Interfaith Week, 18-27 November - A cross to bear, but not in public?

9th November 2012 at 00:00
When religious symbols leave the private domain, conflict can follow, writes Robert A. Segal. Should there be a divide?

Do Christians have the right to wear crosses in public, especially in the workplace? Should Jewish men be allowed to wear yarmulkes and Muslim women burkas? Opinions differ. One side appeals to the freedom of religion. The other appeals to freedom from religion. But why is the issue so provocative?

A symbol stands for something else. Taking something symbolically is the opposite of taking it literally, or as itself. In religion, not only dress but also figures and events are interpreted literally or symbolically.

Often there is disagreement even within a religion. Literally, God in the Bible looks and acts like a human being. God sees, hears, smells, gets upset and rests. God is male and even has sons (Genesis VI, 2-4). Or are these characteristics simply popular ways of describing a God who in reality may not even have a body? When God, in the first of the two creation stories (Genesis I, 1-2.4a), creates male and female humans in the "image" of God, does image refer to sexuality or, more sublimely, to conscience? Views differ among Jews and Christians.

Did the biblical God, in the first creation story, really create the world in just six days, or is "day" symbolic for "aeon"? Did the same God, in the second creation story (Genesis 2.4b-3.24), really create Adam and Eve as the first couple and place them in a magical paradise, where they sinned by eating from the forbidden Tree of Knowledge? Or do Adam and Eve symbolise the innocence of all humans, who "fall" when they become conscious of their sexuality?

Jews interpret circumcision literally, but Saint Paul interprets it symbolically: "For he is not a true Jew who is one outwardly, nor is true circumcision something external and physical. He is a Jew who is one inwardly, and real circumcision is a matter of the heart, spiritual and not literal" (Romans II, 28-29).

Roman Catholics believe that in the Mass bread and wine are literally transformed into the body and blood of Christ. Most Protestants maintain that in the Eucharist bread and wine are only symbolically transformed. This divide is not only academic: it was central to religious wars - wars to the death.

Calling dress a religious symbol is perhaps imprecise. Wearing a yarmulke expresses deference to God, but does not symbolise anything specific. The six-pointed Star of David represents Jewishness generally, which need not be religious.

At the same time, practices that have nothing to do with symbolism also stir outrage. The Jewish observance of dietary laws, or kashrut, traditionally requires the killing of animals in a manner that to some is cruel. The refusal of the Roman Catholic Church to ordain female priests and of the Anglican Communion to ordain female bishops continues to be controversial, to put it mildly. No issue is more heated than that of abortion.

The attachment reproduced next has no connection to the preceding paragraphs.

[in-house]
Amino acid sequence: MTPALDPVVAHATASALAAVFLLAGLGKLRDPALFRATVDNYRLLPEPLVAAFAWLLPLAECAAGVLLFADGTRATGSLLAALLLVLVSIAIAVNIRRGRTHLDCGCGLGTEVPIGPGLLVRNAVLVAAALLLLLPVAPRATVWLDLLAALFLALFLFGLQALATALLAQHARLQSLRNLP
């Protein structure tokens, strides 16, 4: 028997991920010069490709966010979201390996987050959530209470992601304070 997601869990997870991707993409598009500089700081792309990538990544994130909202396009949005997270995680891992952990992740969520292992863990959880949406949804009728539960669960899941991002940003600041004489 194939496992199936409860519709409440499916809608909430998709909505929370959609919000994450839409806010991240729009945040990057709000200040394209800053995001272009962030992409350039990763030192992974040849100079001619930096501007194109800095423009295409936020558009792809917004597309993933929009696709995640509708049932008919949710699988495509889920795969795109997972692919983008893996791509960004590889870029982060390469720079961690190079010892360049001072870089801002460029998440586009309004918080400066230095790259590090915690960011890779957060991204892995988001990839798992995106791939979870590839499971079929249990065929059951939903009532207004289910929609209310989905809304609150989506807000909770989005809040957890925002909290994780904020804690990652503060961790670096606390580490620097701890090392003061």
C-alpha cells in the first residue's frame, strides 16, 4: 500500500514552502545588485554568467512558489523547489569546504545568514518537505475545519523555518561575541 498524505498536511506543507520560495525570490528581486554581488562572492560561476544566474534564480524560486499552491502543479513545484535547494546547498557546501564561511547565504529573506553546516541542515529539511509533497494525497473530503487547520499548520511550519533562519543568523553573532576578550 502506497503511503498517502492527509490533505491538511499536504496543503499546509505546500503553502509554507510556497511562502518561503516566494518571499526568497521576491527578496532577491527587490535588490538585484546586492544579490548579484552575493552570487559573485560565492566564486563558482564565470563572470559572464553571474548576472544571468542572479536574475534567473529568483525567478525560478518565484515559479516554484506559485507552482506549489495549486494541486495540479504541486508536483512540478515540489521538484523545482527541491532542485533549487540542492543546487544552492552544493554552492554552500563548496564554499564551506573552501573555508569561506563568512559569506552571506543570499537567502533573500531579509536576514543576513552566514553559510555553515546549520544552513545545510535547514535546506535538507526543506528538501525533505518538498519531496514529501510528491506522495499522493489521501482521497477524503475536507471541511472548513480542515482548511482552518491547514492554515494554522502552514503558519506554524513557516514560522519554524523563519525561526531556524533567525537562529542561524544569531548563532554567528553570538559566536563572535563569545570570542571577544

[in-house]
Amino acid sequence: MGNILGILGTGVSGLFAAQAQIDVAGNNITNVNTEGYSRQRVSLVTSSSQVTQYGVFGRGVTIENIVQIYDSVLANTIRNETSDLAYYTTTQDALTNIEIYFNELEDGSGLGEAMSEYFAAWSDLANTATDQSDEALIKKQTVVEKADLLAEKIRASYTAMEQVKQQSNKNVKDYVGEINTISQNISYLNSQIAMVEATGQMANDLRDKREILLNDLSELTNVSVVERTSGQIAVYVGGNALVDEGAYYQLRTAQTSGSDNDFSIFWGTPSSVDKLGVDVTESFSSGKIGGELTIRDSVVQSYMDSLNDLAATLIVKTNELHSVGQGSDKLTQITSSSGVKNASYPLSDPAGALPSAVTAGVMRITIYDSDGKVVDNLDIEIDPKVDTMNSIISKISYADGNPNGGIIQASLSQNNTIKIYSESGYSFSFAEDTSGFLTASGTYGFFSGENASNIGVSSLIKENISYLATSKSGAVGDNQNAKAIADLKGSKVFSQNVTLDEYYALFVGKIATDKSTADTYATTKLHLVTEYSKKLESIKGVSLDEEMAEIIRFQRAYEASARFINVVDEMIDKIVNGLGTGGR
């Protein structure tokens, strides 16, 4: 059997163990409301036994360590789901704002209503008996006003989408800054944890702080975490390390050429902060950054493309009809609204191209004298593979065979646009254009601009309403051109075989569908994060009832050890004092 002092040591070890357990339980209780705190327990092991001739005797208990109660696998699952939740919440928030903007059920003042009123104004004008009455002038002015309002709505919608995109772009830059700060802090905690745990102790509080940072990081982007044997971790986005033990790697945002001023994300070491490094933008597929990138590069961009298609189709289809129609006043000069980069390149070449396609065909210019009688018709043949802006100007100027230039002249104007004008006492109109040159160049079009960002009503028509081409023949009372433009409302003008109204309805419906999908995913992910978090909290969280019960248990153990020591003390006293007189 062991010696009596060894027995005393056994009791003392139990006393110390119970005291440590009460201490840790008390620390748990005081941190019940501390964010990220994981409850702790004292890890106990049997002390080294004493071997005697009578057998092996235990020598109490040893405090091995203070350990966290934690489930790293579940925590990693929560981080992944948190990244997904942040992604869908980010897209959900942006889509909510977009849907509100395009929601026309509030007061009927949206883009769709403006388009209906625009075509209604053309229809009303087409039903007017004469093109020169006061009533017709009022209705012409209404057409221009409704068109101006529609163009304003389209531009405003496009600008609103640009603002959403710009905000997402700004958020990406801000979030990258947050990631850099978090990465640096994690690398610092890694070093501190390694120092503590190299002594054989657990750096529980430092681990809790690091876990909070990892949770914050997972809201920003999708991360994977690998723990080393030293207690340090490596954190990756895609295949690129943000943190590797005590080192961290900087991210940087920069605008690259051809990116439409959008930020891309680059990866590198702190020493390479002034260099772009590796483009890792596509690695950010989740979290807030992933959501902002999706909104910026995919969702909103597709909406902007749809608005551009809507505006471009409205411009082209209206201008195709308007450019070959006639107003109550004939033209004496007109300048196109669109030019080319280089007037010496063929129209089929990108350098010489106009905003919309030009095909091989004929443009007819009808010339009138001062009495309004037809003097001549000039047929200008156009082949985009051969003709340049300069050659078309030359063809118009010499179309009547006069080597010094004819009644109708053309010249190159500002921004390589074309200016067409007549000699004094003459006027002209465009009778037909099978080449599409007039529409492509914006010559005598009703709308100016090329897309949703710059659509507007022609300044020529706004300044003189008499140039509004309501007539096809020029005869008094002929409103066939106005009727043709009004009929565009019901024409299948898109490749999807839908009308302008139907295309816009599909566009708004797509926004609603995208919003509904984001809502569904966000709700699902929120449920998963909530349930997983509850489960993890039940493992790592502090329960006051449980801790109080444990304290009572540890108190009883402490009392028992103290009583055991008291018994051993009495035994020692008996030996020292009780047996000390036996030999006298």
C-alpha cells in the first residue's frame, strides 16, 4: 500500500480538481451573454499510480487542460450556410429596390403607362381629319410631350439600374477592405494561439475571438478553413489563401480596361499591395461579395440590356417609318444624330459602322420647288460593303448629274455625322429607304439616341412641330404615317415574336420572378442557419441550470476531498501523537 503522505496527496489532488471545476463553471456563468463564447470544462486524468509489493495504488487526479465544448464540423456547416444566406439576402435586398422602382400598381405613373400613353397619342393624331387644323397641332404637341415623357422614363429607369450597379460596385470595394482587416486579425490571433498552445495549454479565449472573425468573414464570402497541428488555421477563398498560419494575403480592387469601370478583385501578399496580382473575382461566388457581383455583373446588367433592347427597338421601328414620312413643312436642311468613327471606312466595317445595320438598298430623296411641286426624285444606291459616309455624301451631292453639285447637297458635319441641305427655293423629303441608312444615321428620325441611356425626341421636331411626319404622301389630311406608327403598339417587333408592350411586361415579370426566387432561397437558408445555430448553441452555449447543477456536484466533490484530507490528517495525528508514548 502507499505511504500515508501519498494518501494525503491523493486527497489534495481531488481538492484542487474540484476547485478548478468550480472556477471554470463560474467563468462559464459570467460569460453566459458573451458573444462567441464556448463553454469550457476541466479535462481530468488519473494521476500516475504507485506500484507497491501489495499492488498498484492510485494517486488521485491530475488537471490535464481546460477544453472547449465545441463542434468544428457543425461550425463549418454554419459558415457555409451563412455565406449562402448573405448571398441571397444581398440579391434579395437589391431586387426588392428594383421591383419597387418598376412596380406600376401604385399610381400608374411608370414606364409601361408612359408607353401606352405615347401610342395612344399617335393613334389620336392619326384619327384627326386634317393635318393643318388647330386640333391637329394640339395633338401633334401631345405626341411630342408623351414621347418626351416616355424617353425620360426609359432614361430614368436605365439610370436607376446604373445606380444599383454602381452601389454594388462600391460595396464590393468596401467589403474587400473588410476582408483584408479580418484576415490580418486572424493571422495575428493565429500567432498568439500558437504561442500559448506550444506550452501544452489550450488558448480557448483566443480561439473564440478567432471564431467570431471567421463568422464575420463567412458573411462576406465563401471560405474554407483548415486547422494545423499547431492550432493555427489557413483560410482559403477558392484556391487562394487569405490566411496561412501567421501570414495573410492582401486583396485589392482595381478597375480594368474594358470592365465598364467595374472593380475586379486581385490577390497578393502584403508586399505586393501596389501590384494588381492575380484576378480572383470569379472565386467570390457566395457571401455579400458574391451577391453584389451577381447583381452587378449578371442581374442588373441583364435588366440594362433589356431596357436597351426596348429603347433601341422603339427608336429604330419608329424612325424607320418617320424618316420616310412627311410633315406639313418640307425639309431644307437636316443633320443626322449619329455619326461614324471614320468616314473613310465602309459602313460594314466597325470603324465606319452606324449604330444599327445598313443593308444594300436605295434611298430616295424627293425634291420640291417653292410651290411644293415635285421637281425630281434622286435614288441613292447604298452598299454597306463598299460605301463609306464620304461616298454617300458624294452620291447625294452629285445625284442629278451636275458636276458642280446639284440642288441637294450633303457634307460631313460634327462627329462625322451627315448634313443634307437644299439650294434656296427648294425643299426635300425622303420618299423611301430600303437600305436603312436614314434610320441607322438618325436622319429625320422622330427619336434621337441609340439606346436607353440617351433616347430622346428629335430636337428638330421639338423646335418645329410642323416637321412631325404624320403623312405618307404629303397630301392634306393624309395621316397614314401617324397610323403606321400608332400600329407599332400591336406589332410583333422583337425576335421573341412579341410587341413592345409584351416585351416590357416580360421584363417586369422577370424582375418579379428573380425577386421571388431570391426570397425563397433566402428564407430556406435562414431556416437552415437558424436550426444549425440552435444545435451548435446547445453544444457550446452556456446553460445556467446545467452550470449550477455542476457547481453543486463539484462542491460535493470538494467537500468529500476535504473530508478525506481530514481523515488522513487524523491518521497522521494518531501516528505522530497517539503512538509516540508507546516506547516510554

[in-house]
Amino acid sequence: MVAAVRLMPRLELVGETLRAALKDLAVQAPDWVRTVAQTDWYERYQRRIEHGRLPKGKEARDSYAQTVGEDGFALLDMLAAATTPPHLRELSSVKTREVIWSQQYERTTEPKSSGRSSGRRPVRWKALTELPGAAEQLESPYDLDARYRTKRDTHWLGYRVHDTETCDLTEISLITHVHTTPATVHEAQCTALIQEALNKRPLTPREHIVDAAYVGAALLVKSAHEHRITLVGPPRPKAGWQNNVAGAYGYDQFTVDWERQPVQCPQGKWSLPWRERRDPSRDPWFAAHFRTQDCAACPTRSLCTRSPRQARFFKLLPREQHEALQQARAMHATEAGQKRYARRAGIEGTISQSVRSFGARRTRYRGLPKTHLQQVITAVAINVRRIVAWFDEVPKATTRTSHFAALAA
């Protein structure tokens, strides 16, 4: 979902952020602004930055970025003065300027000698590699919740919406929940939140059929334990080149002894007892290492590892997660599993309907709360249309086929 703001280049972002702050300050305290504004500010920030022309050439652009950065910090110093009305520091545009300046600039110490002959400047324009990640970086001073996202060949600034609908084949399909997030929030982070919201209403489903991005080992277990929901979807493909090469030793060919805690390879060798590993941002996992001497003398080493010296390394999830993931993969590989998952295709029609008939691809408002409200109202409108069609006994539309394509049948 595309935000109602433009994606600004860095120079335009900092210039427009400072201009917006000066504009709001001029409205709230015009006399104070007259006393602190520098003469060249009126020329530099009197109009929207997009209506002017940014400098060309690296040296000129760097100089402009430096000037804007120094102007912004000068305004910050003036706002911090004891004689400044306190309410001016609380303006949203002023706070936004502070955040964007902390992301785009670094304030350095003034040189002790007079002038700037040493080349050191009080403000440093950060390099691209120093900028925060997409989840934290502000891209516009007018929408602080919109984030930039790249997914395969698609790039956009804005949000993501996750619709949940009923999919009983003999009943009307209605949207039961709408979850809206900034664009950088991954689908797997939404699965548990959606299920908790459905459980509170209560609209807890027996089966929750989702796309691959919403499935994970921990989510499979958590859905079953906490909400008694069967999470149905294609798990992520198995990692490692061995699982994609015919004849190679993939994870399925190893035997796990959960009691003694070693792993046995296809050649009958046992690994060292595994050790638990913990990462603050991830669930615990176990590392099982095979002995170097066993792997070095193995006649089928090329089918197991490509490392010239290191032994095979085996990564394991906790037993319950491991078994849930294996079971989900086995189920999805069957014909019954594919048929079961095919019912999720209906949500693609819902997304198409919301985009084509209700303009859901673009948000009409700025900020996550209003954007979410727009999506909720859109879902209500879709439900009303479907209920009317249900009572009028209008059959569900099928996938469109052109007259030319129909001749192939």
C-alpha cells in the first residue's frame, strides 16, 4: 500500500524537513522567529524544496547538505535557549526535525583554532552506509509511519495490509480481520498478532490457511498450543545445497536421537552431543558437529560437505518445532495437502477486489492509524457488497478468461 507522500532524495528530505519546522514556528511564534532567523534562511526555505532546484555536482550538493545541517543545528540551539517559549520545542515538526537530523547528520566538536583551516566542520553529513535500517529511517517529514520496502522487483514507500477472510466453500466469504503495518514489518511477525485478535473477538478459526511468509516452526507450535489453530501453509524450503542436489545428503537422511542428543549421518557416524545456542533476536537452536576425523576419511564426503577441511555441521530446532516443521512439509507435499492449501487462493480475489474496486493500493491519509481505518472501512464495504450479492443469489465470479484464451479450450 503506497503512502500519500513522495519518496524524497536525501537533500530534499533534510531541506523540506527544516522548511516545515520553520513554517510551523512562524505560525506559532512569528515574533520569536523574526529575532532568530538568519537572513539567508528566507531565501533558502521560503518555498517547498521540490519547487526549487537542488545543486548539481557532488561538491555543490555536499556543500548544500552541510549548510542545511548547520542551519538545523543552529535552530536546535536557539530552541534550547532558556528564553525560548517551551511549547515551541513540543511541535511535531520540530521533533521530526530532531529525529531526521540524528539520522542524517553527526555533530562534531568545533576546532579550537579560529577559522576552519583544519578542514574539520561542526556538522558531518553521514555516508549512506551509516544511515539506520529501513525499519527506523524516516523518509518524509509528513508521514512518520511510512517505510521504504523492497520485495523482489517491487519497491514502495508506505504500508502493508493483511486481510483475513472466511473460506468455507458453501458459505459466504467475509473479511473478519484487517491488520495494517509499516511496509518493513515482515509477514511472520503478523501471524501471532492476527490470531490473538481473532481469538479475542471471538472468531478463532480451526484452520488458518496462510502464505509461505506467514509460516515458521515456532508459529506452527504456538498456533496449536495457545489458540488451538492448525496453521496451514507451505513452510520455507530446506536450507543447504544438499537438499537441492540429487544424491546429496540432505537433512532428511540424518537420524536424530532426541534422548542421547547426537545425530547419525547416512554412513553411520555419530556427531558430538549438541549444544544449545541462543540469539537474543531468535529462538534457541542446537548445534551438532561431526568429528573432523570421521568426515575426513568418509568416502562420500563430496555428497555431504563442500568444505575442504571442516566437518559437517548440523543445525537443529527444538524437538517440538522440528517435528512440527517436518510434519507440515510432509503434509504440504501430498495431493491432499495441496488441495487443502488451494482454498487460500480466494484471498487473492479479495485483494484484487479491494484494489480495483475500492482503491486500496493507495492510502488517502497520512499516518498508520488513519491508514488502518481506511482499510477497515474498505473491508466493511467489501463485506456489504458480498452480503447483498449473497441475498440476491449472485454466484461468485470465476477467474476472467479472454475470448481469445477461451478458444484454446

But why is dress, seemingly so innocuous, so controversial? The answer, I think, is the public nature of it. Dressing as one wishes with one's family or in one's neighbourhood is rarely the object of controversy. Parading one's religion in public is.

One of the key characteristics of modernity is the separation of the public domain from the private. Politics is considered public, religion private. Previously, there was barely a separation between the domains. When the Roman emperor Constantine converted from paganism to Christianity in AD312, the state automatically converted with him. In Europe and Scandinavia there have been, and often still are, state churches. The king or queen of England is simultaneously the head of the Church of England, and the coronation is a religious ceremony.

In the US there has never been a state church. But even in countries where state churches remain there has long been religious freedom. A consequence of the differentiation between public and private is that non-Christians can be citizens, can vote, can hold office and can enter any profession.

The House of Lords, a political body, guarantees seats to a slew of Anglican bishops who ostentatiously display their own emperor's new clothes. What, then, is objectionable about the same, often more modest parading of symbols by religious minorities at work and in public? An answer is that religious tolerance for minorities really means sufferance. One is free to tout one's religion or culture as fully as one wants, but only in private, which, to be sure, does not mean in secret. Adherence to Sharia law in the UK or the US is opposed on the grounds that it constitutes the importation of the private sphere into the public.

The two qualities that most conspicuously evince acceptance of one's nationality are language and dress. Not speaking English in the UK or, even more, in the US, is taken as the rejection of one's country. Not dressing like others is taken as the same.

I might seem to be missing the point. After all, Christians, who belong to the majority, are under siege, and not merely Jews, Muslims and Sikhs. But might the answer still be the same? If the public domain is deemed separate from the private one, might religion of any kind have no place in it? Those who say yes would argue that the wearing of even a tiny cross effaces the divide.

Classes in religious education might want to debate this question, which, put another way, asks: does professing one's religion publicly commit a category mistake?

Robert A. Segal is the sixth-century chair in religious studies at the University of Aberdeen. He is the author of Myth: A Very Short Introduction and the editor of The Blackwell Companion to the Study of Religion.

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